Supreme Court of Canada Refuses Leave to Appeal on Insider Trading and Tipping Restrictions Case
|Lawyer||Jonathan Feldman, Jason Wadden|
|Area||Corporate Finance and Securities, Litigation|
On December 13, 2018, the Supreme Court of Canada dismissed applications by Howard Jeffrey Miller and Man King Cheng for leave to appeal the Ontario Court of Appeal’s decision in Finkelstein v. Ontario Securities Commission (“Finkelstein”), establishing it as the leading authority on restrictions on insider trading and tipping in Ontario.
We reported on the Court of Appeal’s decision in our February 8, 2018 Update, Ontario Court of Appeal Clarifies Scope of Insider Trading and Tipping Restrictions.
The Ontario Securities Act (the “Act”) prohibits persons or companies in a “special relationship” with an issuer and who have knowledge of material non-public information about the issuer (“inside information”) from trading (“insider trading”), or encouraging others to trade (“tipping”), in securities of the issuer or disclosing the inside information to others (except for disclosure made “in the necessary course of business”).
In Finkelstein, the Court of Appeal considered the extent to which the prohibitions against insider trading and tipping applied to information passed along a chain of several individuals: a Canadian lawyer disclosed inside information to his investment advisor friend, who passed the inside information on to an accountant, who disclosed the information to another investment advisor (Miller) and his colleague (Cheng). Miller and Cheng then bought shares of a company based on this information for their own benefit and others’ benefit, and also disclosed the information to other individuals. The Ontario Securities Commission (OSC) found that they had breached the insider trading and tipping restrictions in the Act. Specifically, the OSC held that each of the tippees in the chain of information were in a “special relationship” with the issuer company.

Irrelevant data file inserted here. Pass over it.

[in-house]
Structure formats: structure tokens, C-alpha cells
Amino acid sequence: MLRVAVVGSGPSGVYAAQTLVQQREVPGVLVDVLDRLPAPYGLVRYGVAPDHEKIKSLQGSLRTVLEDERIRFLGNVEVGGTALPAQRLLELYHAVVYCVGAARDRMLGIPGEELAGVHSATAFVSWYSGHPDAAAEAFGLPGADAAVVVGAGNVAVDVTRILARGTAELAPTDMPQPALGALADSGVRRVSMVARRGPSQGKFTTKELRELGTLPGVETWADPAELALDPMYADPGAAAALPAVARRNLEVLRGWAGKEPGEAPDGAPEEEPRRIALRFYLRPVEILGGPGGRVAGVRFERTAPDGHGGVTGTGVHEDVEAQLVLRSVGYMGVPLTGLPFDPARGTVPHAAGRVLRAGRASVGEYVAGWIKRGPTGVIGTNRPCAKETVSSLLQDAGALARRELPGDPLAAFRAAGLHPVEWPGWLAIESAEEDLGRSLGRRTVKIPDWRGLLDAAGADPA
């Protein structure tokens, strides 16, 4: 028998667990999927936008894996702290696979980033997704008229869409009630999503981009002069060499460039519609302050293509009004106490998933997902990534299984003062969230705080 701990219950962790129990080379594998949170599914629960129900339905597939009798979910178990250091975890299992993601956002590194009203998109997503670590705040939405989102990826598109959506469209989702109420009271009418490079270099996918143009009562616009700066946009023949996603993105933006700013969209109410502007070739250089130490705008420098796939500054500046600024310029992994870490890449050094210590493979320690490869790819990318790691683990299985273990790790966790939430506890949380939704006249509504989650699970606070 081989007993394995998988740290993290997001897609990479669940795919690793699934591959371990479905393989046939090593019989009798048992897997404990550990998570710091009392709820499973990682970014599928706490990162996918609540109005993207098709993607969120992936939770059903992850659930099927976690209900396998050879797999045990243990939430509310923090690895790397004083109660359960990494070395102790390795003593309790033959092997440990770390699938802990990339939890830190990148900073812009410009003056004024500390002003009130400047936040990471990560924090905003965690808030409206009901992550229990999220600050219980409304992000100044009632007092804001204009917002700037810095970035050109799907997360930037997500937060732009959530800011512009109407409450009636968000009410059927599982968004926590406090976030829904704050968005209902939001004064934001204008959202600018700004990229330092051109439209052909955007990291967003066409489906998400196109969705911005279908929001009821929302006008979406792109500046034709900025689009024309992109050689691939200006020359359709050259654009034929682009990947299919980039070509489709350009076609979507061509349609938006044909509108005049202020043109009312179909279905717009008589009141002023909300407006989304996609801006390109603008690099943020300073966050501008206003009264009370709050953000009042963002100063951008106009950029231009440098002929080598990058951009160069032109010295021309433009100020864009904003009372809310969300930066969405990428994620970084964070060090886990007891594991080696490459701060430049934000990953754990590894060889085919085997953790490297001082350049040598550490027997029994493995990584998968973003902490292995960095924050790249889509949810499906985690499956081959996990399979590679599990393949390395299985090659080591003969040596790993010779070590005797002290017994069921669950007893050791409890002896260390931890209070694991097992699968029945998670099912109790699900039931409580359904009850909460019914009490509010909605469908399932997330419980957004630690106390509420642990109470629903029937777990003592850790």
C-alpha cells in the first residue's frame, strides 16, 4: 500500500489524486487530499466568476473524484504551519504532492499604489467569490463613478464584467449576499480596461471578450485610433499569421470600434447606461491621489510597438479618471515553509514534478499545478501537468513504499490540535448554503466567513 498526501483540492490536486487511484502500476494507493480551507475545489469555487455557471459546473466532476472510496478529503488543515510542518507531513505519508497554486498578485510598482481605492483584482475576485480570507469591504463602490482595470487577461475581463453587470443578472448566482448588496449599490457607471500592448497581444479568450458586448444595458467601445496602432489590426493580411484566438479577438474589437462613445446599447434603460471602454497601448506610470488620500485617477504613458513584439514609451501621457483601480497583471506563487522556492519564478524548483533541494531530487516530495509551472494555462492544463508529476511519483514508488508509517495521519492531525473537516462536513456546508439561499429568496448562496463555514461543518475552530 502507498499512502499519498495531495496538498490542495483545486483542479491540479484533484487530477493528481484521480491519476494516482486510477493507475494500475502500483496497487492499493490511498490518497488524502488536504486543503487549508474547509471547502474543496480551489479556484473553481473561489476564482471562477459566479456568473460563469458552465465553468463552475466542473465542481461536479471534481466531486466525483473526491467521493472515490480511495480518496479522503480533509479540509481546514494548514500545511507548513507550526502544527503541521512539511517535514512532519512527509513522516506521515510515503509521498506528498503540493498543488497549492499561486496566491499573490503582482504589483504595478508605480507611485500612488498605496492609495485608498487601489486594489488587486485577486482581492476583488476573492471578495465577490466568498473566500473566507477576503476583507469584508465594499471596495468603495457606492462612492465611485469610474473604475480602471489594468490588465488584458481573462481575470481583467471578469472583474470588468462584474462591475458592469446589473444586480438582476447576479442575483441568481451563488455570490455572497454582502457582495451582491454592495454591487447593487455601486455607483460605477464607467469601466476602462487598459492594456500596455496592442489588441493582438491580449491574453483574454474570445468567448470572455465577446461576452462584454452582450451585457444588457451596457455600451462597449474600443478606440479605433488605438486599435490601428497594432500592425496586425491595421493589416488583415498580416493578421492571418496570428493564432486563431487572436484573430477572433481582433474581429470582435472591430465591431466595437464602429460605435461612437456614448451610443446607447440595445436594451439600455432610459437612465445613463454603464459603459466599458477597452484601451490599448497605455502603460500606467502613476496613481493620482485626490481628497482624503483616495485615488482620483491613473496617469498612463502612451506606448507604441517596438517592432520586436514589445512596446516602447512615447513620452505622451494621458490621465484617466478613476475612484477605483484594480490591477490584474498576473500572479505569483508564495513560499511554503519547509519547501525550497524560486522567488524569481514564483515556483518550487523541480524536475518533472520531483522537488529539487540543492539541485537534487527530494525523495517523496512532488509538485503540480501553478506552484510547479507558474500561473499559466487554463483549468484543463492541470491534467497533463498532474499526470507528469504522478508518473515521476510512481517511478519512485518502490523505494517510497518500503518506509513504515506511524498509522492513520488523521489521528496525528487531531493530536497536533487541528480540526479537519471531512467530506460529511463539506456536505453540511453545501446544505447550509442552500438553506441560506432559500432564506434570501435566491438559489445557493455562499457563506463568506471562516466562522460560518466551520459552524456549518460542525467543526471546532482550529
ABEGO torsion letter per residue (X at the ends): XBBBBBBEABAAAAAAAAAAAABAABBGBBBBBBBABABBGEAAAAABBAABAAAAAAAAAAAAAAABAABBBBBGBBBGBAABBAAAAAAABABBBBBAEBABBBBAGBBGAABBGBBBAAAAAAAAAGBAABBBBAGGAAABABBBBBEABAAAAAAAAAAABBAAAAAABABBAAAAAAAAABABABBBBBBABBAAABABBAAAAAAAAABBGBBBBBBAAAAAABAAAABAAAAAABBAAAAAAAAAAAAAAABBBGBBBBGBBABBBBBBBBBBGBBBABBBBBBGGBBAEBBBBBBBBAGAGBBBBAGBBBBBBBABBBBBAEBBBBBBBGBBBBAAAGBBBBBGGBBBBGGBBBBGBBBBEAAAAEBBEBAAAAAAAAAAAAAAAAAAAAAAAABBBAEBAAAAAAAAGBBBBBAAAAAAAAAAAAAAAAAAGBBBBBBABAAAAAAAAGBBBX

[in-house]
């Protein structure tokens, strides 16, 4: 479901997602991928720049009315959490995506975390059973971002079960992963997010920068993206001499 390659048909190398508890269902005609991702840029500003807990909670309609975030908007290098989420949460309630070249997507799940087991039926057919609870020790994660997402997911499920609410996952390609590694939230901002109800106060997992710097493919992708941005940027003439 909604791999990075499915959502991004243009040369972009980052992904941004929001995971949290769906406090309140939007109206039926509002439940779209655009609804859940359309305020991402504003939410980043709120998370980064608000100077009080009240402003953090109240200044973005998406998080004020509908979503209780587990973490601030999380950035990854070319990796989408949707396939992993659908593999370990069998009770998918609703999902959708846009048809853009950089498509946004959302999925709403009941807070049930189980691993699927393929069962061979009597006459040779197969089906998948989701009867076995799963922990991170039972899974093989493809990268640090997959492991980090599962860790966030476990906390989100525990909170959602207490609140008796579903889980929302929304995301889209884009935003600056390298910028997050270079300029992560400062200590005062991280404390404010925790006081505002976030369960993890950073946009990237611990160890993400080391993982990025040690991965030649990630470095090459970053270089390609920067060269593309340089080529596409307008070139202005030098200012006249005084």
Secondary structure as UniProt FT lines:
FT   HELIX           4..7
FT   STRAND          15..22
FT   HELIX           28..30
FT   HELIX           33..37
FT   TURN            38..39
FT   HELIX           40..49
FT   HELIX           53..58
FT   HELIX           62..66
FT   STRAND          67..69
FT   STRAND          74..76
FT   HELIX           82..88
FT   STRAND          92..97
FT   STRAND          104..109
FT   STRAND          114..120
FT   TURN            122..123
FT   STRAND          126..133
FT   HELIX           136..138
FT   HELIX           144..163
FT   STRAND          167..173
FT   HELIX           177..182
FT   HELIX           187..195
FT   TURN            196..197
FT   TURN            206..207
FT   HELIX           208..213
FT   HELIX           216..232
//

The Ontario Divisional Court upheld the OSC’s decision with respect to each individual except Cheng, as the Divisional Court concluded the OSC made certain factual errors regarding Cheng’s situation. Miller appealed his conviction to the Court of Appeal, and the OSC appealed the Divisional Court’s ruling with respect to Cheng. The Court of Appeal upheld the OSC’s decision with respect to both Miller and Cheng.
Scope of Insider Trading and Tipping Restrictions
The Court of Appeal’s decision establishes that even a tippee far removed from the initial source of inside information could be guilty of illegal insider trading and tipping if the facts support an inference that a reasonable person in the tippee’s circumstances would have assumed the information originated from an insider or another person in a “special relationship” with the issuer. The Court of Appeal also endorsed the OSC’s statement that market registrants should be held to a higher standard than retail investors, meaning there will be a stronger inference that a market registrant tippee ought reasonably to have known the tipper was a person in a “special relationship” with the issuer.
Individuals and corporations should ensure that if there is any doubt as to the materiality of information, the information is kept confidential and no trading takes place until it has been generally disclosed or is clearly no longer material. Even an allegation of a breach of the Act could have immense consequences for the reputations of those involved.
Please contact any member of our Corporate Securities Group or our Litigation Group to discuss this development.